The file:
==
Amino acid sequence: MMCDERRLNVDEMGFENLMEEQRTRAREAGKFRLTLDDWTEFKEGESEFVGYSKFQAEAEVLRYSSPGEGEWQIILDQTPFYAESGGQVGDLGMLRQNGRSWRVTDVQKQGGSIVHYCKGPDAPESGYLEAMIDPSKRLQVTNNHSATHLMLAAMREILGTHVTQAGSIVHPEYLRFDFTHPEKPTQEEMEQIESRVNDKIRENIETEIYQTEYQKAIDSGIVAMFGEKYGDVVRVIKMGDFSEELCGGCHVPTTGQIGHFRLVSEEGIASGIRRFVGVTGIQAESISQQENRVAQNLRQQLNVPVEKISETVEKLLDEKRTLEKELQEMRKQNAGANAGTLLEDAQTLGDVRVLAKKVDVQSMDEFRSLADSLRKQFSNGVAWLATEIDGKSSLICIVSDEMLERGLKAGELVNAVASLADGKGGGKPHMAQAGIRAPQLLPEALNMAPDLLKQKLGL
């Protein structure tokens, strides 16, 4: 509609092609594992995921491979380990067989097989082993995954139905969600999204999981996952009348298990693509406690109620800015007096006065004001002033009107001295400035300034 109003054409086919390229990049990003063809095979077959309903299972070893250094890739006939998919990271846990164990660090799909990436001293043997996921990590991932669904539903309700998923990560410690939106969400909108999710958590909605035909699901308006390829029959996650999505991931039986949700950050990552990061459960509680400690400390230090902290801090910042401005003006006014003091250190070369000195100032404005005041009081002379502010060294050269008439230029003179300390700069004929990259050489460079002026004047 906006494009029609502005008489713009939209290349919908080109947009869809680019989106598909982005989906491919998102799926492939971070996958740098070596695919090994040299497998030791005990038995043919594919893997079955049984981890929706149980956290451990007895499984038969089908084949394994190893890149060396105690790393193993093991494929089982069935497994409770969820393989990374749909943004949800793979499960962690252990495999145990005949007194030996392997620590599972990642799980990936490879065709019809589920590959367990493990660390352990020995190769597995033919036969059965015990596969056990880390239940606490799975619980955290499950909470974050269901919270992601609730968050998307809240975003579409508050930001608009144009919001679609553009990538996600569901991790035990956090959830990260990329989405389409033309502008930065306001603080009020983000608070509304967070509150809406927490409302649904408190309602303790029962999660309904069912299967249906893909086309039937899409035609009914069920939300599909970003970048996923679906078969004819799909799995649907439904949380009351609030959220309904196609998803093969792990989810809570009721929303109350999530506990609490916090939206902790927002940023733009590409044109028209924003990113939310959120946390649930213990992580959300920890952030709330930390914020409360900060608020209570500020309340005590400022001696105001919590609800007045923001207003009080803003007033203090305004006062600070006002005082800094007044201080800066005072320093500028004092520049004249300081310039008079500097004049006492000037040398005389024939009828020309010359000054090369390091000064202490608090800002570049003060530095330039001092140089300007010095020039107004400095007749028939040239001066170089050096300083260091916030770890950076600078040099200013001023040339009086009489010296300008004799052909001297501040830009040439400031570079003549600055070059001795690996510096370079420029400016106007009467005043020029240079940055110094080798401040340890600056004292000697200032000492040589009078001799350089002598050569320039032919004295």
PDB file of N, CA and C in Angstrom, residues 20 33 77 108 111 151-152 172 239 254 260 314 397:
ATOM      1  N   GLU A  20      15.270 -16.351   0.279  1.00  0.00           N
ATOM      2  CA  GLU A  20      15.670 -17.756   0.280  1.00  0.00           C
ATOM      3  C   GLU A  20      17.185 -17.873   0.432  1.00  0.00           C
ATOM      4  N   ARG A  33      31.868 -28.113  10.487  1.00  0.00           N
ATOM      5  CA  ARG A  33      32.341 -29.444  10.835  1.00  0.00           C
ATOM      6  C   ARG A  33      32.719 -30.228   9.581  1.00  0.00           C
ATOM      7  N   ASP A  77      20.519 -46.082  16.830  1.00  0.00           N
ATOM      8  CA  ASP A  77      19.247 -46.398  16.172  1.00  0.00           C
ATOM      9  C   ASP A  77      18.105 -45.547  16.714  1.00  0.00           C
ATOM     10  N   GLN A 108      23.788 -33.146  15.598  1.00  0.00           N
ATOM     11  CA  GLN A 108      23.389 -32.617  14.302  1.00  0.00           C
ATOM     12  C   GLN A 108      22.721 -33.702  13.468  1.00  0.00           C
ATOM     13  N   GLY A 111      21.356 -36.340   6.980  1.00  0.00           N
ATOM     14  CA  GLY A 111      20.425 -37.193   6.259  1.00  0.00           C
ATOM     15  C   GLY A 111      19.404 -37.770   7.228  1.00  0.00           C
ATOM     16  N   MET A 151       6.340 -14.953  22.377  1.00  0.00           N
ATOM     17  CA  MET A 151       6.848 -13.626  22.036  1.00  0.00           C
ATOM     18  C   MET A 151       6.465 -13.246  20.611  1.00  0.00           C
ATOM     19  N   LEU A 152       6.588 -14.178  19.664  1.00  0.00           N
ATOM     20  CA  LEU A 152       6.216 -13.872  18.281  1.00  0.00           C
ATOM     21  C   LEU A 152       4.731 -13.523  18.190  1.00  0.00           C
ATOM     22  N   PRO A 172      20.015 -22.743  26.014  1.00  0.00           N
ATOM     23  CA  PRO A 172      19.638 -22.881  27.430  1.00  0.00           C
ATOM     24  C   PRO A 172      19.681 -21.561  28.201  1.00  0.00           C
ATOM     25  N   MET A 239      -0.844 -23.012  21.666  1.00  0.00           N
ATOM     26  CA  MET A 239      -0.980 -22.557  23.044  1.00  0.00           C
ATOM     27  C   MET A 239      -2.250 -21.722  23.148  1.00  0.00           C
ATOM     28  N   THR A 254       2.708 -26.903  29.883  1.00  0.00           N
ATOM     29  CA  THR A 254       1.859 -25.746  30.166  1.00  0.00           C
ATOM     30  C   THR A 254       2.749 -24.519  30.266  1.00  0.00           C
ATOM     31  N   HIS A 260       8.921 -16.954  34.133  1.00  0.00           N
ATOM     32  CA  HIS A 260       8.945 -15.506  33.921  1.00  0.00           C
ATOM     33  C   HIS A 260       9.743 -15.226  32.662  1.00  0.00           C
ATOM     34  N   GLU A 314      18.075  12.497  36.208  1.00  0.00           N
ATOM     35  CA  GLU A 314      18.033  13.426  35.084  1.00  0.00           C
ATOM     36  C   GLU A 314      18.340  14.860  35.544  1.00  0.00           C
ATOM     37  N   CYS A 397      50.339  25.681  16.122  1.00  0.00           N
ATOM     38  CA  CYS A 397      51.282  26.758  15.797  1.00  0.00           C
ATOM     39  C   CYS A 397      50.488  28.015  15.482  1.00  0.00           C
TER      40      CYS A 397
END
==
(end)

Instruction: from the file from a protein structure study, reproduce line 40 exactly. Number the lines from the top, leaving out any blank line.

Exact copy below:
ATOM     37  N   CYS A 397      50.339  25.681  16.122  1.00  0.00           N